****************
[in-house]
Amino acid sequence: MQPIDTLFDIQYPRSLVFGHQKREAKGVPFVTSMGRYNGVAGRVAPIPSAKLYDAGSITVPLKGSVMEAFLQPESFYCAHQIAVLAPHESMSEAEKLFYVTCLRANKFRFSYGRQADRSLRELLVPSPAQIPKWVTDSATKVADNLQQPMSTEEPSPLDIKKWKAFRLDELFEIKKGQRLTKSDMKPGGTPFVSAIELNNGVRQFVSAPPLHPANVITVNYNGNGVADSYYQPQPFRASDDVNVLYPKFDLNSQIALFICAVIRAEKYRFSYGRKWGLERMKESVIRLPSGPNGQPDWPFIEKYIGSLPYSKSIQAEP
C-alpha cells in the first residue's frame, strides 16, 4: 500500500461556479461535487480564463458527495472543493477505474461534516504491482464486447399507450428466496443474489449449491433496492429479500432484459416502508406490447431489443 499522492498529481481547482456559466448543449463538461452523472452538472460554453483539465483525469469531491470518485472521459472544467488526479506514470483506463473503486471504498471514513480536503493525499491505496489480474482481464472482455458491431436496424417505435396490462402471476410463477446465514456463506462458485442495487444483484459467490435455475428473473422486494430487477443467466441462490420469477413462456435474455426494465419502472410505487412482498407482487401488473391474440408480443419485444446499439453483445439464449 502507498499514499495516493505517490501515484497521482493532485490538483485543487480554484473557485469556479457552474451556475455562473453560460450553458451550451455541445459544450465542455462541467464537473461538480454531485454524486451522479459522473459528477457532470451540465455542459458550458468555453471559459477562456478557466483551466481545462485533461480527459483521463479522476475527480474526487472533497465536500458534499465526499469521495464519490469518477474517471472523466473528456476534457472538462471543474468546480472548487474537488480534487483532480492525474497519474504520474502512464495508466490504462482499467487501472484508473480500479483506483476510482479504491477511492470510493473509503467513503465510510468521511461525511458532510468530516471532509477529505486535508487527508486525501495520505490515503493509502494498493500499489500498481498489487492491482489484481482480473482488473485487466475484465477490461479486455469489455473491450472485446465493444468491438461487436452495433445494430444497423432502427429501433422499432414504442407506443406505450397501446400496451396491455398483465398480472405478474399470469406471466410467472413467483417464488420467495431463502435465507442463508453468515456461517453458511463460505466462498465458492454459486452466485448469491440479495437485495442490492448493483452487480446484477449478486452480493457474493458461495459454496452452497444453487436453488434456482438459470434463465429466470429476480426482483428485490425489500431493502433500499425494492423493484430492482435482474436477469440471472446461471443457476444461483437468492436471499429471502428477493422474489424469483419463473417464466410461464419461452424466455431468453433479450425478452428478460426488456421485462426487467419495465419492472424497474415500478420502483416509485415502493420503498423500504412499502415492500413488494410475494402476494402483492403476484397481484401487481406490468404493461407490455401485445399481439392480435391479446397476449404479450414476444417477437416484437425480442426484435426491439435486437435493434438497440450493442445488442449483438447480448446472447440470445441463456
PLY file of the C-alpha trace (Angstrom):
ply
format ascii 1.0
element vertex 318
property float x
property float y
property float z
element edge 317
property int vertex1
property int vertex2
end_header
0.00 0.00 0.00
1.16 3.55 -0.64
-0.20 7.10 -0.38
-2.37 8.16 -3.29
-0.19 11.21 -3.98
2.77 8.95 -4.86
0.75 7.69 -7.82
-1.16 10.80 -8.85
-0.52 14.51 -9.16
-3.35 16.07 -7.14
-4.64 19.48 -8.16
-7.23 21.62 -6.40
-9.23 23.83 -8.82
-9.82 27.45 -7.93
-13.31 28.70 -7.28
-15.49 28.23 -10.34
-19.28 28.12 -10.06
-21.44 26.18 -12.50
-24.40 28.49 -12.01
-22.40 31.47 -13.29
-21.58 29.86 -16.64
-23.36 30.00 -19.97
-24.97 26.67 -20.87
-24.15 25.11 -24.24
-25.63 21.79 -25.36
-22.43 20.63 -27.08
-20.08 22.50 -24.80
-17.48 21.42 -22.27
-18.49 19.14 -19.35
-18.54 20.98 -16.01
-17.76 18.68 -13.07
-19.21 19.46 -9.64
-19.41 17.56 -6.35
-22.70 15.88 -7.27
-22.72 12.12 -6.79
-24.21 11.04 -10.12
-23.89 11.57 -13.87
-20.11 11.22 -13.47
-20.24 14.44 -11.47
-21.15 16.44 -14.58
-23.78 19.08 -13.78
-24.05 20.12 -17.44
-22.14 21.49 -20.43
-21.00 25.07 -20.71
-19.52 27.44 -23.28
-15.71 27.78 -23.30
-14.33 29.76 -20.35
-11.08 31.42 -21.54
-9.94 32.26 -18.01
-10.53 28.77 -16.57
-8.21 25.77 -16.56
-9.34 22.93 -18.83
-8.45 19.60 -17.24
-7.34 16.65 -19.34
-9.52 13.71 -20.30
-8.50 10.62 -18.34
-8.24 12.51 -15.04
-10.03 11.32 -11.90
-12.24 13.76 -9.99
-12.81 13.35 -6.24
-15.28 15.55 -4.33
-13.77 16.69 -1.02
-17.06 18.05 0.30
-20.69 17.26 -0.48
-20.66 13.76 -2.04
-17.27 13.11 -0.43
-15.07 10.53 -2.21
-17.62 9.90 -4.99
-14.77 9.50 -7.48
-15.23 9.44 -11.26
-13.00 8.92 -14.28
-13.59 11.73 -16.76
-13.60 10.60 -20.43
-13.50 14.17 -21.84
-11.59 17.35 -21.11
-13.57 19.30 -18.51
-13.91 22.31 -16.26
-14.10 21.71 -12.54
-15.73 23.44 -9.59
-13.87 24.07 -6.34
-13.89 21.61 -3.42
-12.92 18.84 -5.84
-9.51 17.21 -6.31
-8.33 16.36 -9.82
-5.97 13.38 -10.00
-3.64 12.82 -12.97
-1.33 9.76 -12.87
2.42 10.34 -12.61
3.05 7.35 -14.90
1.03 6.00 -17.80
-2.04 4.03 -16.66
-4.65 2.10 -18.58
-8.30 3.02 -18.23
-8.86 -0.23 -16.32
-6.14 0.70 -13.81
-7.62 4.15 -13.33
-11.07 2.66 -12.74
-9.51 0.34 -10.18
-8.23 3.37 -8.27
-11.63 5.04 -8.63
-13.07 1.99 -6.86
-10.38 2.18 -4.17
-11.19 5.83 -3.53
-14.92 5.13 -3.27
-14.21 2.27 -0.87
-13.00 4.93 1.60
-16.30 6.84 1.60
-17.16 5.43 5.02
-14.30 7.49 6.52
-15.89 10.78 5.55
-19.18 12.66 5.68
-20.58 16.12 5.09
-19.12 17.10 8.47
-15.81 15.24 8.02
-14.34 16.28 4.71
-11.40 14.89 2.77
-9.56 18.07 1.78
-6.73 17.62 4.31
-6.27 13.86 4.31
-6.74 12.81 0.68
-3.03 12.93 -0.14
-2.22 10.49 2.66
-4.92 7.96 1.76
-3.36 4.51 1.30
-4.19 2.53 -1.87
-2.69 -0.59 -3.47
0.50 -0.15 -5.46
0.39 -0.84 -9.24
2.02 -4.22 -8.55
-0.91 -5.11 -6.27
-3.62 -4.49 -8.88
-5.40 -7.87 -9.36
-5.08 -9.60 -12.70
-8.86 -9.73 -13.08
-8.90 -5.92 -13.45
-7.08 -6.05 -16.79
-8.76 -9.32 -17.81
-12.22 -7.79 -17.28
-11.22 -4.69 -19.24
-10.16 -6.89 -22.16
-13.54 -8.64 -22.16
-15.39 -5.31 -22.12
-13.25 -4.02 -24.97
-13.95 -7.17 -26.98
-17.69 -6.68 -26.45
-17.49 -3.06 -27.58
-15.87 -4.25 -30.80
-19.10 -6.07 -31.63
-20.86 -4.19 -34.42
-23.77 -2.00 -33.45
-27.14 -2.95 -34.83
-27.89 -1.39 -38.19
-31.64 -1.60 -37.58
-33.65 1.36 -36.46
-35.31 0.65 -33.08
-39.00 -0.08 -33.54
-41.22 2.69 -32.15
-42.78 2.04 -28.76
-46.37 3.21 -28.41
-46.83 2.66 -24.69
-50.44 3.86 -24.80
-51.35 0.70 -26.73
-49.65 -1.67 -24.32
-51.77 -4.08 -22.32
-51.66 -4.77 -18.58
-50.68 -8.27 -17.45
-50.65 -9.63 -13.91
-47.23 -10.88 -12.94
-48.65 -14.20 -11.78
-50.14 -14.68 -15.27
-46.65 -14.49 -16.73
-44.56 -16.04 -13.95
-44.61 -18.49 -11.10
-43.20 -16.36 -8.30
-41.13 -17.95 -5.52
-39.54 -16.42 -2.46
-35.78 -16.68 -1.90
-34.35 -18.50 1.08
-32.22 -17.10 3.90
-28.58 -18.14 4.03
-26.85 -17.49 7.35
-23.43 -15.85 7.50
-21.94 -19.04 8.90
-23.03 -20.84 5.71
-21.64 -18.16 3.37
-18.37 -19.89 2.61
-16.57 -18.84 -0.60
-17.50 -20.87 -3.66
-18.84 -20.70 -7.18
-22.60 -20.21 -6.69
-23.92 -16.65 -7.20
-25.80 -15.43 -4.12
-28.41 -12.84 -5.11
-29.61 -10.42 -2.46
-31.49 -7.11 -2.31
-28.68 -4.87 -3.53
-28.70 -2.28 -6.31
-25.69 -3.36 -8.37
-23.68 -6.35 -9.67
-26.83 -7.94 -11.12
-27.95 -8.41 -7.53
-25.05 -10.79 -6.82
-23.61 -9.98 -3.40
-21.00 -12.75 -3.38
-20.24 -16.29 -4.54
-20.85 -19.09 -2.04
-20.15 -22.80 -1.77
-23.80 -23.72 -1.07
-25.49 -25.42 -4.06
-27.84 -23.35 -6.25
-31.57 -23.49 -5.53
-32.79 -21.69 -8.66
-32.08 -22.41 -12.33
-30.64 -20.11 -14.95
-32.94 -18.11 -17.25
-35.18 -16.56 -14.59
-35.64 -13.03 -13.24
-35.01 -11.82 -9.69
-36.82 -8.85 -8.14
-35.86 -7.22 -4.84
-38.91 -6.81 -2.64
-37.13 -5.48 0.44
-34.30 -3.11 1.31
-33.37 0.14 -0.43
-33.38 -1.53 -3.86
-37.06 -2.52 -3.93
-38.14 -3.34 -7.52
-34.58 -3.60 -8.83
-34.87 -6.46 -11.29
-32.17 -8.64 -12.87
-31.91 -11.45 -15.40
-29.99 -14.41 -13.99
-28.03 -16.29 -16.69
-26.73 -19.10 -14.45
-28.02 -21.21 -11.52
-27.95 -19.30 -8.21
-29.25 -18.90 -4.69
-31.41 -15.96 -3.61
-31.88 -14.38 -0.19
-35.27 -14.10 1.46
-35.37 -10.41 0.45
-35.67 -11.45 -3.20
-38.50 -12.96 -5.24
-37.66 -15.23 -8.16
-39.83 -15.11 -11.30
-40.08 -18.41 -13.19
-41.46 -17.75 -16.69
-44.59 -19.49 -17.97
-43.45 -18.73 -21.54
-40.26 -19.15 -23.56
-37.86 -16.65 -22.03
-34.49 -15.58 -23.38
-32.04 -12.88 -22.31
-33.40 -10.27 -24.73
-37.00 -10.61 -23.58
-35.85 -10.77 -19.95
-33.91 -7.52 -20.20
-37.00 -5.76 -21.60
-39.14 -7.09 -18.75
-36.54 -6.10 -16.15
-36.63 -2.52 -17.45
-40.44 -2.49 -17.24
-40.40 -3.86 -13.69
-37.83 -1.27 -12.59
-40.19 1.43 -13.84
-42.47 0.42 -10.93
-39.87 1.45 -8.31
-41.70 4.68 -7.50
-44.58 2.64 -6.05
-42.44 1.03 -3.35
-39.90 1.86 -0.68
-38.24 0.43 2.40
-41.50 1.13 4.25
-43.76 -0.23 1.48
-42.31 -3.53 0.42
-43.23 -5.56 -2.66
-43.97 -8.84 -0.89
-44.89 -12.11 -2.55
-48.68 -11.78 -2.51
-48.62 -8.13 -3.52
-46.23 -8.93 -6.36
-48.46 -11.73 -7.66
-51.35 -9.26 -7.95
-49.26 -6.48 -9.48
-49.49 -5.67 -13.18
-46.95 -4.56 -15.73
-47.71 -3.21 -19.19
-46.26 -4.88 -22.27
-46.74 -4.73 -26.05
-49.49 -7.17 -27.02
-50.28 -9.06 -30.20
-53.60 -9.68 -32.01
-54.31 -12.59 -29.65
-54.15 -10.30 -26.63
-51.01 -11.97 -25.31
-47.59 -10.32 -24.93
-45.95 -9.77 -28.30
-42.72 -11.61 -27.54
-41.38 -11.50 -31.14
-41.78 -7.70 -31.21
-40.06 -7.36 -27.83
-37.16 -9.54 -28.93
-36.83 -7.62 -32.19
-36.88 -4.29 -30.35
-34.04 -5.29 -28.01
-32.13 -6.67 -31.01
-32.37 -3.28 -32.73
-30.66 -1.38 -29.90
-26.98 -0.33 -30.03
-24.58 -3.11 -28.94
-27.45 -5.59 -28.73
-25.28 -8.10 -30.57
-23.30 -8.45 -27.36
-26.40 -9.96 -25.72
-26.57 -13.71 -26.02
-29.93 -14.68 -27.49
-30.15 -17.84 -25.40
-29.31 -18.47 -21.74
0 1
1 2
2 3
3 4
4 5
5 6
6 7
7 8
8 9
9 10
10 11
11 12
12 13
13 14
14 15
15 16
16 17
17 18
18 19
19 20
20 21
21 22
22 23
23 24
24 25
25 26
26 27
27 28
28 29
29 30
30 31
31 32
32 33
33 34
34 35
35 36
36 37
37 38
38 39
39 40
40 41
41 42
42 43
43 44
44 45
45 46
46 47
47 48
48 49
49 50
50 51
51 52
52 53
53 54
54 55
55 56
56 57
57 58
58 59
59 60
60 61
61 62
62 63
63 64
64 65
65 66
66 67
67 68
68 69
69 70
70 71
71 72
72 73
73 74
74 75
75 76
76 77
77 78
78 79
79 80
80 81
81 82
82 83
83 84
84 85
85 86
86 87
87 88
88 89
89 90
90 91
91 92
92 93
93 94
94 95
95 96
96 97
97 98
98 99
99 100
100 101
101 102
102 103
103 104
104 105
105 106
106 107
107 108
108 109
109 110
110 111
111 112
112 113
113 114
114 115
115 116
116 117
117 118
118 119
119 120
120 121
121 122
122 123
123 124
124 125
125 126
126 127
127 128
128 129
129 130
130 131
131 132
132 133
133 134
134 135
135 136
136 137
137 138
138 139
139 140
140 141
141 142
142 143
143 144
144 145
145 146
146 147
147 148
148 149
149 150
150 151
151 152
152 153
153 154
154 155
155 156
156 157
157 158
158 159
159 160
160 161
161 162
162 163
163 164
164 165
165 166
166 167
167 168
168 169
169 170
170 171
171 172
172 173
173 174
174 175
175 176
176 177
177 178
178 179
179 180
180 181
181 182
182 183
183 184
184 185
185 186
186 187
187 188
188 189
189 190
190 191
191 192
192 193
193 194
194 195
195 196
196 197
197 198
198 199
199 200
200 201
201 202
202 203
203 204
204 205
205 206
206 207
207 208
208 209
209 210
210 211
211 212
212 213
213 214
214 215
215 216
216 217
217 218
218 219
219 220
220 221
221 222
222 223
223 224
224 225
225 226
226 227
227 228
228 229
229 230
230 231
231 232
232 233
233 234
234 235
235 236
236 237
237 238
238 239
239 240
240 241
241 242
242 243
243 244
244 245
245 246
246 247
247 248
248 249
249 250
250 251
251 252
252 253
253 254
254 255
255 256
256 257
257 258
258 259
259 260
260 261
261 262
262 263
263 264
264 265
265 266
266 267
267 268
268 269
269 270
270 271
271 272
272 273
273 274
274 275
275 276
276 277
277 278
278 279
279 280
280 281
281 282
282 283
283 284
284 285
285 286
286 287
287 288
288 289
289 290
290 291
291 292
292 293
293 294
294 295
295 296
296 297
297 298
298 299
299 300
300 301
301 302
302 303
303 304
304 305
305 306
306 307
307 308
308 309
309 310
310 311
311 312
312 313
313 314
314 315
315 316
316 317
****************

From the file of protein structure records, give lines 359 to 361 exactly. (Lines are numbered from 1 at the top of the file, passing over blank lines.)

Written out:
26 27
27 28
28 29